How will Mountain View respond? “We are going to do some customer segmentation to try to recognize the people that are going to buy on a program, and come up with a competitive program for them,” Schumacher says. “We will try to separate the cash-and-carry market from the full-service market.”
The late drop in glyphosate price didn’t affect the 2009 sales figures. CropLife 100 retailers were asked to compare their 2009 vs. 2008 crop protection sales; 64% responded that their sales were up by 1% to 5%. Specifically, herbicides (see chart) and seed treatments really carried the day in this category. Of the 76 retailers that responded, 66% said seed treatment sales were up 1% to 5% over 2008 figures, while 27% said sales were flat, and 7% reported sales were down between 1% and 5%.
That same research found that adjuvant sales for the 2009 season, compared to 2008, increased between 1% and 5% for 69% for the 76 retailers that responded. Another 22% said sales were flat, and 9% said sales were down 1% to 5%.
Retailers don’t need to carry every product growers may want, advises Tim McArdle, vice president and general manager for Brandt Consolidated, Springfield, IL. “We’ve honed our choices for crop protection down pretty severely — a few key suppliers to maximize our opportunities. We will always, at the end of the day, offer the customer what the customer wants, but in this era that we live in now, with glyphosate-tolerant corn, there’s a lot of products that basically do the same thing.
“Plus, the way this whole business is structured with the crop protection companies and rebates and all that stuff, you can’t maximize your opportunity if you just carry a little bit of everybody’s products,” McArdle says. “We’re fortunate in that we have the ability to direct most of our business. Our customers will take our recommendations as long as it’s something that works.”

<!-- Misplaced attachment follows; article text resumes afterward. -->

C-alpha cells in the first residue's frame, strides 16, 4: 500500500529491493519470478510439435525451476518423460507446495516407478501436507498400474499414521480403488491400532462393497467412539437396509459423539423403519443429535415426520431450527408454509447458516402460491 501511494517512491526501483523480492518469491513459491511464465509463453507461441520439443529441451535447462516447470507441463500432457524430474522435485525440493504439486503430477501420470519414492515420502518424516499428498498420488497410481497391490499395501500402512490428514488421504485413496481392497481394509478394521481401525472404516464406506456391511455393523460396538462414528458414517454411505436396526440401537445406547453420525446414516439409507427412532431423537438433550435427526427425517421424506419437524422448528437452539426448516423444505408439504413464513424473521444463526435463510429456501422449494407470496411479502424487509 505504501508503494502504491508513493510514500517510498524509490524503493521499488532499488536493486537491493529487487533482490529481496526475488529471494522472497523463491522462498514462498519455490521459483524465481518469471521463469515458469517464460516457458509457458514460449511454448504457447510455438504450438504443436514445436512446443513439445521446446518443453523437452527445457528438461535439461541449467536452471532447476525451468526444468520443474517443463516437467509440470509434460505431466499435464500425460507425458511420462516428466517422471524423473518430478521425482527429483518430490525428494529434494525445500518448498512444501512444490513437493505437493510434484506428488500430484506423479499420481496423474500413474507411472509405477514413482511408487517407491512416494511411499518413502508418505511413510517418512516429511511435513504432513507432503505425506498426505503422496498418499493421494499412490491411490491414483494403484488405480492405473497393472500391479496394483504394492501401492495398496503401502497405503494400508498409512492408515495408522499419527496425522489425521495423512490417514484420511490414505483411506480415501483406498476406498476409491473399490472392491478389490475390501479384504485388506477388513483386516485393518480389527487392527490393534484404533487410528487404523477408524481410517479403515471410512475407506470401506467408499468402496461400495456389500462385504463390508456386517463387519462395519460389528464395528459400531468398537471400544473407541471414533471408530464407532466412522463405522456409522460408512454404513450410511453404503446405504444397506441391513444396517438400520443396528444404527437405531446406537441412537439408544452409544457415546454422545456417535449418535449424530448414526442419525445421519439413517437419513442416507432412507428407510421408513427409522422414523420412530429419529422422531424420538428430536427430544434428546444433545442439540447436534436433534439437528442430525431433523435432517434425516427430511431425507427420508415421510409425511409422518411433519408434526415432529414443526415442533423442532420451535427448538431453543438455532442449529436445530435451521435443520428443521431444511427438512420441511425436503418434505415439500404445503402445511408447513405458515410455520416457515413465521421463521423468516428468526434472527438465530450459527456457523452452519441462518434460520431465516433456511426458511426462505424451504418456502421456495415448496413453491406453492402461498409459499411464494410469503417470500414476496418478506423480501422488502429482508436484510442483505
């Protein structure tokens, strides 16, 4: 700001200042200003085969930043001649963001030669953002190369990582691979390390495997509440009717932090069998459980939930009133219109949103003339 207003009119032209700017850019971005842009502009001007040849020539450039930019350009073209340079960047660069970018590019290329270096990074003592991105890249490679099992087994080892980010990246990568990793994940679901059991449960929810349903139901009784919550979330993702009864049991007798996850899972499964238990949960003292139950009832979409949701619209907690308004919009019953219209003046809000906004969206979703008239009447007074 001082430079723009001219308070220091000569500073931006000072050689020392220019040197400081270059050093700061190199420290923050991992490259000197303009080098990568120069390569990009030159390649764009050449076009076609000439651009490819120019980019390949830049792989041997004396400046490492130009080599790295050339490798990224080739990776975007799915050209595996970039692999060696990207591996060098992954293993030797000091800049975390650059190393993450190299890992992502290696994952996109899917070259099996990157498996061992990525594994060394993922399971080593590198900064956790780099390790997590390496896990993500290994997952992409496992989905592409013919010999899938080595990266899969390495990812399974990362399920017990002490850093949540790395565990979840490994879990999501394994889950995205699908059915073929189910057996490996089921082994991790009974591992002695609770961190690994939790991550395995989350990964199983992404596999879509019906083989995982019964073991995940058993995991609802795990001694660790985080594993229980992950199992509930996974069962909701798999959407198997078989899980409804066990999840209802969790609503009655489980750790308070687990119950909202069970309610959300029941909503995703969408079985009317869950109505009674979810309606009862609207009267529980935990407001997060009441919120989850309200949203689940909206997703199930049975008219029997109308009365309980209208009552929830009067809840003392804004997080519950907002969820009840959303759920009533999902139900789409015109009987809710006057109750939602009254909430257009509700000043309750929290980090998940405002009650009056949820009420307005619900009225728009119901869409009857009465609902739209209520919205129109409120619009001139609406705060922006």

Grower-customers have a different mindset when it comes to seed. They leave the minutiae of crop protection and fertilizer to their retailer, but they check every aspect of seed and seed trial results themselves, says Star of the West’s Howe.
Growers also have a number of other seed sources — manufacturers, wholesalers, Internet brokers, the guy out of his garage. In times of economic crisis, these become more appealing as growers look for deals and take on a “do-it-myself” viewpoint. Seed companies that employ direct sales are shooting themselves in the foot, says one retailer.
Richard Warner, president of Warner Fertilizer, Somerset, KY, stresses the retailer’s role in seed sales and service. “I think seed companies need that dealer who’s knowledgeable about their products and provides the service that’s needed.”
Another frustration for retailers is seed pricing. “It’s very hard to know your margin, and I cannot tell you what a bag of seed corn costs,” says Frenchman Valley Co-op’s Anderson. “The manufacturers and seed companies won’t disclose that information, so we’re going just on what they tell us.”
The major seed companies will “pull the strings more and more and tie fertilizer, seed, and chemical together and get bigger and bigger,” says Fullenkamp.
McArdle agrees: “We believe you can lead with seed. Companies are going to bring out new traits in the next few years that are more output traits, and so it’s hard to even sell a farmer crop protection or fertilizer unless you KNOW what seed variety he’s going to plant and what potential it has.”
CropLife 100 retailers indicate that they feel confident that they can get germplasm, varieties, and brands to be a significant seed player. When asked, 31% of the 70 respondents agreed they can, 29% strongly agreed, and 26% neither agreed nor disagreed.
“You have to find yourself a partner, a brand that you think trust and can recommend with confidence to your customers,” says McArdle. “Then you have to create the best opportunity with that brand company that you possibly can. We must negotiate a good position.”